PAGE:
Houston Astros’ ace Justin Verlander is taking the argument against the alleged juiced ball to new heights.
Verlander absolutely going in on the juiced ball is my shit pic.twitter.com/syml6m3t8E
— David Skiba (@SkibaScubaShop) July 8, 2019
Verlander, one of the best pitchers in the game, is exactly right. Major League Baseball should be one hundred percent transparent when it comes to whether or not the balls have been enhanced to support offensive production. It is a no-brainer.
Something important that Verlander denotes is that MLB bought Rawlings, the company that produces the balls used in MLB games. Therefore, Commissioner Rob Manfred has to know one way or the other if the balls are juiced or not (they are). After all the Verlander speculation and controversy came about, Manfred had this to say regarding the situation:
Rob Manfred: MLB has not made any changes to the baseball to increase offense. pic.twitter.com/aYarnryPoo
— MLB Network Radio on SiriusXM (@MLBNetworkRadio) July 9, 2019
I think that the issues with the baseballs that’s really the most important one – it’s a hand made product with all natural materials. There’s gonna be variation in the baseball year to year. That’s just the reality.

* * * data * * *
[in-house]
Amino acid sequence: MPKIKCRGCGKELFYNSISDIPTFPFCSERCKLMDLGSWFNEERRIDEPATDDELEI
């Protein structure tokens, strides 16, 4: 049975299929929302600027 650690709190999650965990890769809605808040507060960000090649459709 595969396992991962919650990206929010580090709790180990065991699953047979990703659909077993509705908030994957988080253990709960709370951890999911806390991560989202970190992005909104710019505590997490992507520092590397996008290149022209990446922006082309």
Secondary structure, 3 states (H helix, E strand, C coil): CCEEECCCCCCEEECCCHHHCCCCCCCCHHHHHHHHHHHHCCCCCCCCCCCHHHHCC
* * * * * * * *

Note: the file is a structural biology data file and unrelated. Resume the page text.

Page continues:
We’ve tried to be absolutely transparent on the ball. We published a study, we put it out to the press. If there comes a point where we decide to make a change to the baseball, you guys will know about it first.
Recently, Dodgers’ right-hander Ross Stripling took the time to discuss the juiced ball dilemma with our Blue Heaven podcast as well:
— Clint Pasillas (FRG) (@realFRG) July 8, 2019
Those are two takes on the situation from pitchers alone. How about we look at some stats to prove the ball is juiced?:
Through the All-Star Break in 2019, there have been 3,691 home runs hit. In 2018, there were 3,096. In 2009, one decade ago, there were 2,610 home runs hit through the All-Star Break. This means that over the last decade, there has been a 41.4% increase in home run rate across Major League Baseball in the first half. Just this half alone, there has been a 19.2% increase.
Through the All-Star Break in 2019, there have been 12,907 runs scored. In 2018, there were 11,950. In 2009, one decade ago, there were 11,746. Over the last decade that is a 9.9% increase and this year alone, an 8% increase. This is not as dramatic as the home run increase, but still an increase nonetheless.
Through the All-Star Break in 2019, the league-wide earned run average is 4.48. In 2018, it was 4.14 for the entire year. That is, once again, an increase of 8.2%.
Through the All-Star Break in 2019, the league-wide WHIP is 1.33. In 2018, for the year, the league-wide WHIP was 1.30. Fairly close.
The balls have to be juiced. The stats prove it. The players are taking notice.
What do you think, Dodgers Nation? Are the balls juiced?